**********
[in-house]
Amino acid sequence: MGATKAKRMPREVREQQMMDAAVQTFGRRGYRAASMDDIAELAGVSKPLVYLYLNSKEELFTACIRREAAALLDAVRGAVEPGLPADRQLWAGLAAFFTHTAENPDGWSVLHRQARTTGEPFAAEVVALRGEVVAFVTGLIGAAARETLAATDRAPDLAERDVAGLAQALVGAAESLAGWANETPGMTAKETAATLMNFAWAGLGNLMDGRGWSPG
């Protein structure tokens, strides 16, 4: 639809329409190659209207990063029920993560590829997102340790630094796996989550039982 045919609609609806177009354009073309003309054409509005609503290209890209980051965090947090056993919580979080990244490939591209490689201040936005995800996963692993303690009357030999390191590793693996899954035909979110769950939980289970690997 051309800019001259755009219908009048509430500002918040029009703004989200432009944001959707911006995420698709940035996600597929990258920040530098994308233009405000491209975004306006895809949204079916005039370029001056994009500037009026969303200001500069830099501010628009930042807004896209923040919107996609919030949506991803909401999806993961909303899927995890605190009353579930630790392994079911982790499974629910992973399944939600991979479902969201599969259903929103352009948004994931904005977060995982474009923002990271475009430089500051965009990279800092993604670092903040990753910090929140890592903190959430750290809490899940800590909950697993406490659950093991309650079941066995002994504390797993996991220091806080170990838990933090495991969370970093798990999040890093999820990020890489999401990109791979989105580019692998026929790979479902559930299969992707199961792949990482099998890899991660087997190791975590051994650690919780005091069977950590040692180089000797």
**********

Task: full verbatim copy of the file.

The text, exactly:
[in-house]
Amino acid sequence: MGATKAKRMPREVREQQMMDAAVQTFGRRGYRAASMDDIAELAGVSKPLVYLYLNSKEELFTACIRREAAALLDAVRGAVEPGLPADRQLWAGLAAFFTHTAENPDGWSVLHRQARTTGEPFAAEVVALRGEVVAFVTGLIGAAARETLAATDRAPDLAERDVAGLAQALVGAAESLAGWANETPGMTAKETAATLMNFAWAGLGNLMDGRGWSPG
């Protein structure tokens, strides 16, 4: 639809329409190659209207990063029920993560590829997102340790630094796996989550039982 045919609609609806177009354009073309003309054409509005609503290209890209980051965090947090056993919580979080990244490939591209490689201040936005995800996963692993303690009357030999390191590793693996899954035909979110769950939980289970690997 051309800019001259755009219908009048509430500002918040029009703004989200432009944001959707911006995420698709940035996600597929990258920040530098994308233009405000491209975004306006895809949204079916005039370029001056994009500037009026969303200001500069830099501010628009930042807004896209923040919107996609919030949506991803909401999806993961909303899927995890605190009353579930630790392994079911982790499974629910992973399944939600991979479902969201599969259903929103352009948004994931904005977060995982474009923002990271475009430089500051965009990279800092993604670092903040990753910090929140890592903190959430750290809490899940800590909950697993406490659950093991309650079941066995002994504390797993996991220091806080170990838990933090495991969370970093798990999040890093999820990020890489999401990109791979989105580019692998026929790979479902559930299969992707199961792949990482099998890899991660087997190791975590051994650690919780005091069977950590040692180089000797």